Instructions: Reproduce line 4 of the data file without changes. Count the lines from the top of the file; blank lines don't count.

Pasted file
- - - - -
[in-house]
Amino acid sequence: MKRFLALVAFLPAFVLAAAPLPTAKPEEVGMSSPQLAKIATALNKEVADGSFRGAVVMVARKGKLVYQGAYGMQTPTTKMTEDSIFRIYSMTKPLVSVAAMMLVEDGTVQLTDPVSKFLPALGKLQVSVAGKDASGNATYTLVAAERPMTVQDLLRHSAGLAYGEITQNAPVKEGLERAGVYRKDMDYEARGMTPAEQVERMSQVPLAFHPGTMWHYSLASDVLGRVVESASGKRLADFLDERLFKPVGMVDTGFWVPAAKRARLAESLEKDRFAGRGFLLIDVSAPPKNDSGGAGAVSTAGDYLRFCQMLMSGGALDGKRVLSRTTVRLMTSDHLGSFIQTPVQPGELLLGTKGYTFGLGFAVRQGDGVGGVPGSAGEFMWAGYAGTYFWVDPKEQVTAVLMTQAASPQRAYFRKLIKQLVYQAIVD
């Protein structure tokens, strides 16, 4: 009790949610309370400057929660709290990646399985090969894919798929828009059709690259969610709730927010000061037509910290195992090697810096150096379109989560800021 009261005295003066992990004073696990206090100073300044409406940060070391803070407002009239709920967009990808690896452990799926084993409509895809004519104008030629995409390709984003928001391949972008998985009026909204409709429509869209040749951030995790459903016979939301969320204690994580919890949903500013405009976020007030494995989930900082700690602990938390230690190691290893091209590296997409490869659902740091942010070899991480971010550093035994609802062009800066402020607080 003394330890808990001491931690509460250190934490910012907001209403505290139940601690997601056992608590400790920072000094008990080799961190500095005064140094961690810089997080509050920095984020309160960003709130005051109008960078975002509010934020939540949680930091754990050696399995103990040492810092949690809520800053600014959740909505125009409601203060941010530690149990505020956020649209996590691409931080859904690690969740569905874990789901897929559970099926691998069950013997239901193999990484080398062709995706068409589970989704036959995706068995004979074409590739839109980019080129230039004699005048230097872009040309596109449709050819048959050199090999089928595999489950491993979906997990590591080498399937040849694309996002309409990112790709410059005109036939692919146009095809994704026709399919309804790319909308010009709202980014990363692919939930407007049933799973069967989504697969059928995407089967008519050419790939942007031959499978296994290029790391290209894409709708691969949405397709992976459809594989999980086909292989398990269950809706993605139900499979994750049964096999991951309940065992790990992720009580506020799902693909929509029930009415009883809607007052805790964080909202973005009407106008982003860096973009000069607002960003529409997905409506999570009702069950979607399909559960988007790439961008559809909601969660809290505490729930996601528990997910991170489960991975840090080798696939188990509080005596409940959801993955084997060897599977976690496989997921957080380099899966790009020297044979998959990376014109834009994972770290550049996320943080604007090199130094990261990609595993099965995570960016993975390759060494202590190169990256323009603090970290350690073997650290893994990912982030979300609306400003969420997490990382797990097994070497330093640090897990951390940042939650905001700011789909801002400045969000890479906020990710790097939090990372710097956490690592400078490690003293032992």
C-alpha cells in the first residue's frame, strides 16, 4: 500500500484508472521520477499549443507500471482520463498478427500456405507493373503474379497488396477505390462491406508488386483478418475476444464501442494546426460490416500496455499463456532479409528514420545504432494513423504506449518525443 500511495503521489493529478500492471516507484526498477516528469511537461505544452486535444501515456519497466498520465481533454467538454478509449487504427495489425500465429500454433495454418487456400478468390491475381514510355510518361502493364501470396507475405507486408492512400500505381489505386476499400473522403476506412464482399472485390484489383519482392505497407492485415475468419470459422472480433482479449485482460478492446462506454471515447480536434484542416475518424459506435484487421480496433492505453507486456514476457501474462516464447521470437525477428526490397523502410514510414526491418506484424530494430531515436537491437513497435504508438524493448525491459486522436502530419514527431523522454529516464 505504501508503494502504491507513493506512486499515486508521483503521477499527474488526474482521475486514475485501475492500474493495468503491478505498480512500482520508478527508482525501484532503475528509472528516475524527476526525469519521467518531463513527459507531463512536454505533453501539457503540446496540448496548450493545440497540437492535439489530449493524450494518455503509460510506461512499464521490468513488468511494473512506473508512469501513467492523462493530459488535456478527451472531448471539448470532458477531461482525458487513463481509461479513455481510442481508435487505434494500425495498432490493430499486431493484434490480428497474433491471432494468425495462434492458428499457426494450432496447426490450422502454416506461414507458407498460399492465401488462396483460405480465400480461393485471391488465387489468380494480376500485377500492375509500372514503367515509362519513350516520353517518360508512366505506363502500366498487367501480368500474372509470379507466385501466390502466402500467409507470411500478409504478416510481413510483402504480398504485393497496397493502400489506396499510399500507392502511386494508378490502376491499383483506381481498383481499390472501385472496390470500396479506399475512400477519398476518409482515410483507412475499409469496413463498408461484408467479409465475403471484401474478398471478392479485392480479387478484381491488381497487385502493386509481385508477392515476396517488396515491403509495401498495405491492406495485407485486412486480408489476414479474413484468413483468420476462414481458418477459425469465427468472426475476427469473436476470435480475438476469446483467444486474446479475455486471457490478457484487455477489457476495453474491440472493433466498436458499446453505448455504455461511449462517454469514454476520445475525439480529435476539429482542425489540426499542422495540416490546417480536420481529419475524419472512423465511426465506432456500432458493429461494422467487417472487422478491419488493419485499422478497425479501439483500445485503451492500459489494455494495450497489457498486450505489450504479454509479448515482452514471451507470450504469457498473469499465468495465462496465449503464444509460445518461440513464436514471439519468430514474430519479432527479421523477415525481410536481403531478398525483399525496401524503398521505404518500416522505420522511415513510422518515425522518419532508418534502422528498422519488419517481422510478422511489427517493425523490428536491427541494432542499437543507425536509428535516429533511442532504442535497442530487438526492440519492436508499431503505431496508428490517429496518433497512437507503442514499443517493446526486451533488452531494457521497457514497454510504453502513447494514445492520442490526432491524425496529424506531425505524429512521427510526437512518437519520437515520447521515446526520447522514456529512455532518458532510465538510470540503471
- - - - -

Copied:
C-alpha cells in the first residue's frame, strides 16, 4: 500500500484508472521520477499549443507500471482520463498478427500456405507493373503474379497488396477505390462491406508488386483478418475476444464501442494546426460490416500496455499463456532479409528514420545504432494513423504506449518525443 500511495503521489493529478500492471516507484526498477516528469511537461505544452486535444501515456519497466498520465481533454467538454478509449487504427495489425500465429500454433495454418487456400478468390491475381514510355510518361502493364501470396507475405507486408492512400500505381489505386476499400473522403476506412464482399472485390484489383519482392505497407492485415475468419470459422472480433482479449485482460478492446462506454471515447480536434484542416475518424459506435484487421480496433492505453507486456514476457501474462516464447521470437525477428526490397523502410514510414526491418506484424530494430531515436537491437513497435504508438524493448525491459486522436502530419514527431523522454529516464 505504501508503494502504491507513493506512486499515486508521483503521477499527474488526474482521475486514475485501475492500474493495468503491478505498480512500482520508478527508482525501484532503475528509472528516475524527476526525469519521467518531463513527459507531463512536454505533453501539457503540446496540448496548450493545440497540437492535439489530449493524450494518455503509460510506461512499464521490468513488468511494473512506473508512469501513467492523462493530459488535456478527451472531448471539448470532458477531461482525458487513463481509461479513455481510442481508435487505434494500425495498432490493430499486431493484434490480428497474433491471432494468425495462434492458428499457426494450432496447426490450422502454416506461414507458407498460399492465401488462396483460405480465400480461393485471391488465387489468380494480376500485377500492375509500372514503367515509362519513350516520353517518360508512366505506363502500366498487367501480368500474372509470379507466385501466390502466402500467409507470411500478409504478416510481413510483402504480398504485393497496397493502400489506396499510399500507392502511386494508378490502376491499383483506381481498383481499390472501385472496390470500396479506399475512400477519398476518409482515410483507412475499409469496413463498408461484408467479409465475403471484401474478398471478392479485392480479387478484381491488381497487385502493386509481385508477392515476396517488396515491403509495401498495405491492406495485407485486412486480408489476414479474413484468413483468420476462414481458418477459425469465427468472426475476427469473436476470435480475438476469446483467444486474446479475455486471457490478457484487455477489457476495453474491440472493433466498436458499446453505448455504455461511449462517454469514454476520445475525439480529435476539429482542425489540426499542422495540416490546417480536420481529419475524419472512423465511426465506432456500432458493429461494422467487417472487422478491419488493419485499422478497425479501439483500445485503451492500459489494455494495450497489457498486450505489450504479454509479448515482452514471451507470450504469457498473469499465468495465462496465449503464444509460445518461440513464436514471439519468430514474430519479432527479421523477415525481410536481403531478398525483399525496401524503398521505404518500416522505420522511415513510422518515425522518419532508418534502422528498422519488419517481422510478422511489427517493425523490428536491427541494432542499437543507425536509428535516429533511442532504442535497442530487438526492440519492436508499431503505431496508428490517429496518433497512437507503442514499443517493446526486451533488452531494457521497457514497454510504453502513447494514445492520442490526432491524425496529424506531425505524429512521427510526437512518437519520437515520447521515446526520447522514456529512455532518458532510465538510470540503471